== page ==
With the election of Andres Manuel Lopez Obrador (AMLO) as Mexico’s new president, Mexican society, politics and economy are entering into a new age. President-elect Lopez Obrador is estimated to have received over 53% of the vote, more than double the total of Ricardo Anaya, his closest rival, according to the country’s electoral commission. It is likely that AMLO’s coalition will also win the majority in the Mexican legislative. How will marketing and media evolve in Mexico, Latin America’s second-largest advertising market, under its new leader? 5 Things you need to know.
1. How Large is the Mexican Advertising Market? What is Its Growth Potential?
Mexico has a population of 128 million consumers who are targeted by the second largest advertising market in Latin America after Brazil. On average, depending on the source, the Mexican ad market has a size of approximately US $5 billion. Telecommunications, CPG, food and other categories are very important, so are the luxury goods and service providers who cater to the Mexican upper classes; because income inequality is so high in Mexico and the economic upper and middle classes only amount to two fifth’s of the total population, the ad market has still great potential to grow.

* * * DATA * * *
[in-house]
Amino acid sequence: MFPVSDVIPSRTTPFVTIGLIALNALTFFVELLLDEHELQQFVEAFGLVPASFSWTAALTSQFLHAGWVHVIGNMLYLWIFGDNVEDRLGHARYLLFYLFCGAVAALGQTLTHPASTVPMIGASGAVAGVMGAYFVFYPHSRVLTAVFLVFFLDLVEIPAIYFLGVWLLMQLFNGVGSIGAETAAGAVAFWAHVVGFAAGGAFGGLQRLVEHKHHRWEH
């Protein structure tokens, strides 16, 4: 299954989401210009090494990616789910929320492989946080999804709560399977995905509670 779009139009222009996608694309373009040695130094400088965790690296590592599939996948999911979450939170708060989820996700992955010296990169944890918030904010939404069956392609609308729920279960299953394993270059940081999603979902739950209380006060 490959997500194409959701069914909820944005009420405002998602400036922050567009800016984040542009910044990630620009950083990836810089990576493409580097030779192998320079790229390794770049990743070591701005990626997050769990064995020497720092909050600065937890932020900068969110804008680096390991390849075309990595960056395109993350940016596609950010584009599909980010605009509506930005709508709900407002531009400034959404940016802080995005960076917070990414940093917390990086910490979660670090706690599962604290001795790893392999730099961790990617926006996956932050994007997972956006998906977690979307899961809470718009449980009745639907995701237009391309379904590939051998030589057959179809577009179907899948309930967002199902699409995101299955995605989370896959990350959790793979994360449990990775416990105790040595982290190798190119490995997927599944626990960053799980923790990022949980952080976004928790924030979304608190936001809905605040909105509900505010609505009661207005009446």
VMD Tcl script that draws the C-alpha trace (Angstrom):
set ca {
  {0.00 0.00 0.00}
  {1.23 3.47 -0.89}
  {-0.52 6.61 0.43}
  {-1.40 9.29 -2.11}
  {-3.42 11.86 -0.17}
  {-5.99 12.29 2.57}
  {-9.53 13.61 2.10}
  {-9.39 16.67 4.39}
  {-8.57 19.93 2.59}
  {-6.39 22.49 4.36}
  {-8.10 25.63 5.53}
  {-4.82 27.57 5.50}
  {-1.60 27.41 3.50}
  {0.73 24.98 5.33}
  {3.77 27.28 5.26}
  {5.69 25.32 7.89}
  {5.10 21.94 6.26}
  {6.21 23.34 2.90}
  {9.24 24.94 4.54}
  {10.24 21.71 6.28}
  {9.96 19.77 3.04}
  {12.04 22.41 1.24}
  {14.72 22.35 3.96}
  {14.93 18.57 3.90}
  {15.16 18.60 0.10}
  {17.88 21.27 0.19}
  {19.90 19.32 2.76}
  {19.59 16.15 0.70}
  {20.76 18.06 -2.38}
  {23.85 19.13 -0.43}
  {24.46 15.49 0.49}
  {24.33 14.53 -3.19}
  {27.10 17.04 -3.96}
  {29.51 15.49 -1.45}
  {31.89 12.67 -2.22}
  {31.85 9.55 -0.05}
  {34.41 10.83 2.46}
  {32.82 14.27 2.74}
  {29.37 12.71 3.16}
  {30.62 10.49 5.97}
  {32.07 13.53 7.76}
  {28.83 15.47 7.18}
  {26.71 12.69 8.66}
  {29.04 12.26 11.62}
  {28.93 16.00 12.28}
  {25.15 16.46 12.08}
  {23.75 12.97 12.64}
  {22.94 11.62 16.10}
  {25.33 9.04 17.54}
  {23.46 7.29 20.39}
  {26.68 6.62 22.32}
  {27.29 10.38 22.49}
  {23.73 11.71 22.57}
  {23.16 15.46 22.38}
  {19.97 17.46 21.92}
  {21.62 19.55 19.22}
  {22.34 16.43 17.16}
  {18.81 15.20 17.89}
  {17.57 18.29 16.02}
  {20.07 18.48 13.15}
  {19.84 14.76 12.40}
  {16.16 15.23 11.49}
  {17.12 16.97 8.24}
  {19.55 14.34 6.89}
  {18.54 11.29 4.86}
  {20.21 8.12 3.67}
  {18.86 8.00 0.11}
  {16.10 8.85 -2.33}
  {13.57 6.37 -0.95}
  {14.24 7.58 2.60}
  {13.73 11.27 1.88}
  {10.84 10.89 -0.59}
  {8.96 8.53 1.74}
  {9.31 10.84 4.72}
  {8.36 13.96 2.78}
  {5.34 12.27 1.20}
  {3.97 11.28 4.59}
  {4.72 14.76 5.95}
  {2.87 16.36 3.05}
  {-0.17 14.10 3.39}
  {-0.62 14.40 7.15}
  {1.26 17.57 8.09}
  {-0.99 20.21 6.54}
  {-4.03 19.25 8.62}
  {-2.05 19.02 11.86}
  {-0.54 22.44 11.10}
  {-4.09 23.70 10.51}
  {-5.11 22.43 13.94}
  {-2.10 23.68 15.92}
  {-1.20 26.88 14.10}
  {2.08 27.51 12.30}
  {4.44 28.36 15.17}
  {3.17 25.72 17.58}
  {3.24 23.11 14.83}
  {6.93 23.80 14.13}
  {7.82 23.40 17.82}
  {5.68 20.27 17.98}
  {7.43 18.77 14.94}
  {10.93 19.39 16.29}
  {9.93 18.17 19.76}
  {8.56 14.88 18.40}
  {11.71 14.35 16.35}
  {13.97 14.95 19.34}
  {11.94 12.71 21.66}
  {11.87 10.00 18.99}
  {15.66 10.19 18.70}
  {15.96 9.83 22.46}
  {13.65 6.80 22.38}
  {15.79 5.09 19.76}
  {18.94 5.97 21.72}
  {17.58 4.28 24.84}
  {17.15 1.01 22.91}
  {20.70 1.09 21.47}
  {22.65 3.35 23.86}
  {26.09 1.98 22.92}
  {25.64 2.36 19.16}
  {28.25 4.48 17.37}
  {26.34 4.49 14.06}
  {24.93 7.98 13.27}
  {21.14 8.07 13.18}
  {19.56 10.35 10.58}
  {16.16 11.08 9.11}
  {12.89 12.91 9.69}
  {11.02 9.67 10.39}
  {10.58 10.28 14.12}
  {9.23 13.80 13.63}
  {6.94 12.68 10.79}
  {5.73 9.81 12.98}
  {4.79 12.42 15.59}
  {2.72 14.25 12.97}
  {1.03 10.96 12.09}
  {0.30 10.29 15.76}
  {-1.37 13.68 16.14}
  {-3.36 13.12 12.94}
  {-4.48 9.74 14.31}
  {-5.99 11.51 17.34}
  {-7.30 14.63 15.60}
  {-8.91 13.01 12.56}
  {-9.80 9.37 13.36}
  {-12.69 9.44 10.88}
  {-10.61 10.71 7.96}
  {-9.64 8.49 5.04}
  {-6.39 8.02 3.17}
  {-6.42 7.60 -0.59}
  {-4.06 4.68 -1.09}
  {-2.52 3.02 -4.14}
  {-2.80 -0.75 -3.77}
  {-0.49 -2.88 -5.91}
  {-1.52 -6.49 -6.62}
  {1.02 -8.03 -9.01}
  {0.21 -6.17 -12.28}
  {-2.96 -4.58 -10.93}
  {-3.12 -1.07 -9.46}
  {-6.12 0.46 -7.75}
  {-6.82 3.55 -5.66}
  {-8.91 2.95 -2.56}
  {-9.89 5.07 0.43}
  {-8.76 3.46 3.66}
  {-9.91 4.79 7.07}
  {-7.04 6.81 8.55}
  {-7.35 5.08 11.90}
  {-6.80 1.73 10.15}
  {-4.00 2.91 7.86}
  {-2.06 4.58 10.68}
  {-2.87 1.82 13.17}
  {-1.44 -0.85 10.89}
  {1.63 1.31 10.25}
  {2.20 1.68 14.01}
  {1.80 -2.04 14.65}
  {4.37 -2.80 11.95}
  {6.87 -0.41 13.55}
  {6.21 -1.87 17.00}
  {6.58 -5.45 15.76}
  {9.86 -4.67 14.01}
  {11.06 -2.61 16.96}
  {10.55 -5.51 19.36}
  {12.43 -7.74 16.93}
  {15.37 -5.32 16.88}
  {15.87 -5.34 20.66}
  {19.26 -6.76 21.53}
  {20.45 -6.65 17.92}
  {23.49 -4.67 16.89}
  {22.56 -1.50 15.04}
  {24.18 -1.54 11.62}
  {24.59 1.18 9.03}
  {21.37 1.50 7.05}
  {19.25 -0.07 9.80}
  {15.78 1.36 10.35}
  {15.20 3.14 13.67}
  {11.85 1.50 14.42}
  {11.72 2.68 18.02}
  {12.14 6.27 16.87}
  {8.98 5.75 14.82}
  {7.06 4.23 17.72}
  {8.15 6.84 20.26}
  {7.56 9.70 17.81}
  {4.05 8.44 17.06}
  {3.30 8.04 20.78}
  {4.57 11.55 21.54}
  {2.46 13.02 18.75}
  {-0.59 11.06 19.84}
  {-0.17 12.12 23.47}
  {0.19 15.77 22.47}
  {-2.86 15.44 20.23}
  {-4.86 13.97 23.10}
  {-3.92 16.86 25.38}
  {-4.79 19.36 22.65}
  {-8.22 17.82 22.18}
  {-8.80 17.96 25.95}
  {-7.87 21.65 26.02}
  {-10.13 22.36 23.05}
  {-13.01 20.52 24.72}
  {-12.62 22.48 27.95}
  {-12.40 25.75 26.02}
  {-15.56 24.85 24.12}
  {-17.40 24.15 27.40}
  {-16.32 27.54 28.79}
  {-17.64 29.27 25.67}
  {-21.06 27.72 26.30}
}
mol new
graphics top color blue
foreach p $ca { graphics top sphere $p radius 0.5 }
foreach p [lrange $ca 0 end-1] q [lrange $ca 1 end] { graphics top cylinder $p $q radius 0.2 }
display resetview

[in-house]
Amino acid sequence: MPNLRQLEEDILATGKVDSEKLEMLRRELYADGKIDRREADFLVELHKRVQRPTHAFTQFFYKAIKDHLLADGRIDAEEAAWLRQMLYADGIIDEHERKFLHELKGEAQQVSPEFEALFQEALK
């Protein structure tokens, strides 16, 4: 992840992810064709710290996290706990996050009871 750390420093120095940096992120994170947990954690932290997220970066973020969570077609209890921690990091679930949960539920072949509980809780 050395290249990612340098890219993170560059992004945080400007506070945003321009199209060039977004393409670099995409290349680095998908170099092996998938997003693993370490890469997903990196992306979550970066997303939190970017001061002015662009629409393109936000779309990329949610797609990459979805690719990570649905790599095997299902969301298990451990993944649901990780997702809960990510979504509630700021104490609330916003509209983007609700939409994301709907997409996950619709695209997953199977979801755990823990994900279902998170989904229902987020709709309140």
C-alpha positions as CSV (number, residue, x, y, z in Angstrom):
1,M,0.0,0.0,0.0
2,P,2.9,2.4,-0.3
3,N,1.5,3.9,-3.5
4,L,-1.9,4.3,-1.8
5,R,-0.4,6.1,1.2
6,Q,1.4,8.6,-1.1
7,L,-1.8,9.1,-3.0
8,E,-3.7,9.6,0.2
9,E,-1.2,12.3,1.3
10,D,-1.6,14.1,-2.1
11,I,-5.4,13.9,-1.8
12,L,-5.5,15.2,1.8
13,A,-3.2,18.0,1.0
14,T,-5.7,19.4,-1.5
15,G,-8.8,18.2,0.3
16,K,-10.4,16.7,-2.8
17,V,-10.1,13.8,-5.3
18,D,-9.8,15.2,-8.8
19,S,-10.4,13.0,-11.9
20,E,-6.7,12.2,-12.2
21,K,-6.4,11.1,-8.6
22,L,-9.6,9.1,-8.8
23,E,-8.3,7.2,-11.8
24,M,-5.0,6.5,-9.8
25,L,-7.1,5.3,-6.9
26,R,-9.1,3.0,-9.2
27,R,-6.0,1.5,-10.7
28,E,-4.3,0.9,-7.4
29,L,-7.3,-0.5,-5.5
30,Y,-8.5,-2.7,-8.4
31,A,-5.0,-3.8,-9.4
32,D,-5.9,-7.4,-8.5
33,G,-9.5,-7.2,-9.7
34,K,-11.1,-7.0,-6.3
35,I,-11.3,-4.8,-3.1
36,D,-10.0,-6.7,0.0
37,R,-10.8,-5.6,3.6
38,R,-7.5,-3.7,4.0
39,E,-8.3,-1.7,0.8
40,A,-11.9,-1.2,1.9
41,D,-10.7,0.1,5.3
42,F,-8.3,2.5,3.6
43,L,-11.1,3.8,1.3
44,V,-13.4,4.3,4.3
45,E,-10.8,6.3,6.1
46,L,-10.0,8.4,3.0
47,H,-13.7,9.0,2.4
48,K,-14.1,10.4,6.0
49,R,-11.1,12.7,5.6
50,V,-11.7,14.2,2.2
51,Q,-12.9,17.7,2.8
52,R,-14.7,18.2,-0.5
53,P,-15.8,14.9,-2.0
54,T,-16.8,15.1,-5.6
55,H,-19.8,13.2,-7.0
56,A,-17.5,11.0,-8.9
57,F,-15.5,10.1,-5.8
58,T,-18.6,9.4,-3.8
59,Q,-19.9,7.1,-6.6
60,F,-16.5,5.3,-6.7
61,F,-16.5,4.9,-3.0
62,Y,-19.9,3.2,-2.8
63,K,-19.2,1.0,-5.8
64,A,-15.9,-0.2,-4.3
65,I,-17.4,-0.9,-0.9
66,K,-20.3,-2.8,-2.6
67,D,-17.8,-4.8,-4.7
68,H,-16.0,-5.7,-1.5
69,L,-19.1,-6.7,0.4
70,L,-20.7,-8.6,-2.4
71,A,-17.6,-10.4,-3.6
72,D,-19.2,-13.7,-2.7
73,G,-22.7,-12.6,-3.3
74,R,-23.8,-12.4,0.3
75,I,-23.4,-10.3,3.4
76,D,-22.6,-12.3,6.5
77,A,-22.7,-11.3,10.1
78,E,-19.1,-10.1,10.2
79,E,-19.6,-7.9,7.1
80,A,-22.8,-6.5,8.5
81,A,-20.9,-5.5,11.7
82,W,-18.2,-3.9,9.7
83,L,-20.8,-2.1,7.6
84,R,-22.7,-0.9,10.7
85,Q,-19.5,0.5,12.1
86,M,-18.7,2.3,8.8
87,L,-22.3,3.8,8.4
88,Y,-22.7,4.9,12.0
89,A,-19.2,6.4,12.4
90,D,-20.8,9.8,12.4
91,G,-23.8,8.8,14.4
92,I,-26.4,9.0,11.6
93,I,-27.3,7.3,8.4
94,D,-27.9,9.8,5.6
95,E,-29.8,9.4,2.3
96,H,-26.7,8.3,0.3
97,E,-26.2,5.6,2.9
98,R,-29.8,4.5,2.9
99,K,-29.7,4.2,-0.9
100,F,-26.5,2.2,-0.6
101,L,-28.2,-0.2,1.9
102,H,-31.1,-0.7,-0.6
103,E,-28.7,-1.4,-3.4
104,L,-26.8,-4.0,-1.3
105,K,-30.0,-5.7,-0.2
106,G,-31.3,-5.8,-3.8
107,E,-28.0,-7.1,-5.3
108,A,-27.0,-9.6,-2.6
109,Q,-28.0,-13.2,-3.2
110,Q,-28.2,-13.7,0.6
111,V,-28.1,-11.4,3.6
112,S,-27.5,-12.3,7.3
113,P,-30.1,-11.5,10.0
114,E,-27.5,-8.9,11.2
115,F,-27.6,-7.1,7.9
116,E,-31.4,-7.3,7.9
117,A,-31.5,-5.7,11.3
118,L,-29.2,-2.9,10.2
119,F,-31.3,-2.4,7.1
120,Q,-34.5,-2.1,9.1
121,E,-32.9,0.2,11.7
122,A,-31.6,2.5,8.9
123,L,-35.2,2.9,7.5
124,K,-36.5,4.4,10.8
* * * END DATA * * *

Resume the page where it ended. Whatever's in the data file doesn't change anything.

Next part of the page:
Millions of Mexicans could enter the middle class, therefore substantially increasing the size of the Mexican consumer market.
During his electoral campaign, AMLO said he wants to increase social spending. A major increase in marketing and ad spend would likely happen in the mid-term, if AMLO’s policies substantially increase opportunities (jobs and income) for the more than 70 million Mexicans who belong to the lower social economic classes. This would be a game changer. If successful, millions of Mexicans could enter the middle class, therefore substantially increasing the size of the Mexican consumer market and of the marketing communications sector targeting them.
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2. Will Mexican 2018 Marketing and Ad Spend Finally Pick up?